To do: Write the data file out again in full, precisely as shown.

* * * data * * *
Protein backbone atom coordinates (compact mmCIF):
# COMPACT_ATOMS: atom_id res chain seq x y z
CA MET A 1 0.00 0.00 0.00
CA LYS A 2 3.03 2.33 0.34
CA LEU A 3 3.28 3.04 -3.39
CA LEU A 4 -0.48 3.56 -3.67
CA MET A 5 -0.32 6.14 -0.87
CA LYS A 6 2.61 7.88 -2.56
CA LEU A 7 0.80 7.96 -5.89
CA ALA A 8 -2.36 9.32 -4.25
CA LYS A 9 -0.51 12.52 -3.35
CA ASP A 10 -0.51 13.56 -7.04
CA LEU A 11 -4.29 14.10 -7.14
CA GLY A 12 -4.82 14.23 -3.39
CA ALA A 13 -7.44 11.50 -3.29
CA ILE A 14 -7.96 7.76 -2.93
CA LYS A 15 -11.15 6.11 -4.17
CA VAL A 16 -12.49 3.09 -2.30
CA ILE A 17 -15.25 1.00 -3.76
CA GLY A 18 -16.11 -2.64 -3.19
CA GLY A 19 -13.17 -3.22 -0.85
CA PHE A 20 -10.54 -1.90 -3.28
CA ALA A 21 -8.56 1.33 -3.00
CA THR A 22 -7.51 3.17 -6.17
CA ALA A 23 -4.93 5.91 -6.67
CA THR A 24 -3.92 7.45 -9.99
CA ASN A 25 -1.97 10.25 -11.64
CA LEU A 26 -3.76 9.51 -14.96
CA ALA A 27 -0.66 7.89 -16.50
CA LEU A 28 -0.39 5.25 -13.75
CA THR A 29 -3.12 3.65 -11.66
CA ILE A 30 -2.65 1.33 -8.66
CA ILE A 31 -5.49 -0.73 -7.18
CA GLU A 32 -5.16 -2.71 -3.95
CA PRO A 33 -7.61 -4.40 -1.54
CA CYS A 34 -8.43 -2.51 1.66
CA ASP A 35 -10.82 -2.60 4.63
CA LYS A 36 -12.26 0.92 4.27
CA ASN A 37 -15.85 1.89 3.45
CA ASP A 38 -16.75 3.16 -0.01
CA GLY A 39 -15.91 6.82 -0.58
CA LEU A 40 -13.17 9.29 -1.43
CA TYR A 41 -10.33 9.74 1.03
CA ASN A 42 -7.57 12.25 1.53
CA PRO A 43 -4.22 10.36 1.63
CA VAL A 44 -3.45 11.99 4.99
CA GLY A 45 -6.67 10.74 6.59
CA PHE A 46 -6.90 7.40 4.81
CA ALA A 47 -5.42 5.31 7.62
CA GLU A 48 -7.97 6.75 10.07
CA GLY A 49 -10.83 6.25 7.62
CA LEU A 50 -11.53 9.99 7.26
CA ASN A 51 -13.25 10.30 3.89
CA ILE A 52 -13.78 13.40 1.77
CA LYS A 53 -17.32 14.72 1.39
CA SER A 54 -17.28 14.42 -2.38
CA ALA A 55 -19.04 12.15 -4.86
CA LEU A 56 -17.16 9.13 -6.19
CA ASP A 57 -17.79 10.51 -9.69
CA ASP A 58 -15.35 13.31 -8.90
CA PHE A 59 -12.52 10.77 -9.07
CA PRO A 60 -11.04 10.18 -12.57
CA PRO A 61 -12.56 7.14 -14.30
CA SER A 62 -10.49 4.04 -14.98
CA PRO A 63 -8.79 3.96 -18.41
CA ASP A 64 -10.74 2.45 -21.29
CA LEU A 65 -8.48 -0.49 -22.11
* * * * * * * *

Protein backbone atom coordinates (compact mmCIF):
# COMPACT_ATOMS: atom_id res chain seq x y z
CA MET A 1 0.00 0.00 0.00
CA LYS A 2 3.03 2.33 0.34
CA LEU A 3 3.28 3.04 -3.39
CA LEU A 4 -0.48 3.56 -3.67
CA MET A 5 -0.32 6.14 -0.87
CA LYS A 6 2.61 7.88 -2.56
CA LEU A 7 0.80 7.96 -5.89
CA ALA A 8 -2.36 9.32 -4.25
CA LYS A 9 -0.51 12.52 -3.35
CA ASP A 10 -0.51 13.56 -7.04
CA LEU A 11 -4.29 14.10 -7.14
CA GLY A 12 -4.82 14.23 -3.39
CA ALA A 13 -7.44 11.50 -3.29
CA ILE A 14 -7.96 7.76 -2.93
CA LYS A 15 -11.15 6.11 -4.17
CA VAL A 16 -12.49 3.09 -2.30
CA ILE A 17 -15.25 1.00 -3.76
CA GLY A 18 -16.11 -2.64 -3.19
CA GLY A 19 -13.17 -3.22 -0.85
CA PHE A 20 -10.54 -1.90 -3.28
CA ALA A 21 -8.56 1.33 -3.00
CA THR A 22 -7.51 3.17 -6.17
CA ALA A 23 -4.93 5.91 -6.67
CA THR A 24 -3.92 7.45 -9.99
CA ASN A 25 -1.97 10.25 -11.64
CA LEU A 26 -3.76 9.51 -14.96
CA ALA A 27 -0.66 7.89 -16.50
CA LEU A 28 -0.39 5.25 -13.75
CA THR A 29 -3.12 3.65 -11.66
CA ILE A 30 -2.65 1.33 -8.66
CA ILE A 31 -5.49 -0.73 -7.18
CA GLU A 32 -5.16 -2.71 -3.95
CA PRO A 33 -7.61 -4.40 -1.54
CA CYS A 34 -8.43 -2.51 1.66
CA ASP A 35 -10.82 -2.60 4.63
CA LYS A 36 -12.26 0.92 4.27
CA ASN A 37 -15.85 1.89 3.45
CA ASP A 38 -16.75 3.16 -0.01
CA GLY A 39 -15.91 6.82 -0.58
CA LEU A 40 -13.17 9.29 -1.43
CA TYR A 41 -10.33 9.74 1.03
CA ASN A 42 -7.57 12.25 1.53
CA PRO A 43 -4.22 10.36 1.63
CA VAL A 44 -3.45 11.99 4.99
CA GLY A 45 -6.67 10.74 6.59
CA PHE A 46 -6.90 7.40 4.81
CA ALA A 47 -5.42 5.31 7.62
CA GLU A 48 -7.97 6.75 10.07
CA GLY A 49 -10.83 6.25 7.62
CA LEU A 50 -11.53 9.99 7.26
CA ASN A 51 -13.25 10.30 3.89
CA ILE A 52 -13.78 13.40 1.77
CA LYS A 53 -17.32 14.72 1.39
CA SER A 54 -17.28 14.42 -2.38
CA ALA A 55 -19.04 12.15 -4.86
CA LEU A 56 -17.16 9.13 -6.19
CA ASP A 57 -17.79 10.51 -9.69
CA ASP A 58 -15.35 13.31 -8.90
CA PHE A 59 -12.52 10.77 -9.07
CA PRO A 60 -11.04 10.18 -12.57
CA PRO A 61 -12.56 7.14 -14.30
CA SER A 62 -10.49 4.04 -14.98
CA PRO A 63 -8.79 3.96 -18.41
CA ASP A 64 -10.74 2.45 -21.29
CA LEU A 65 -8.48 -0.49 -22.11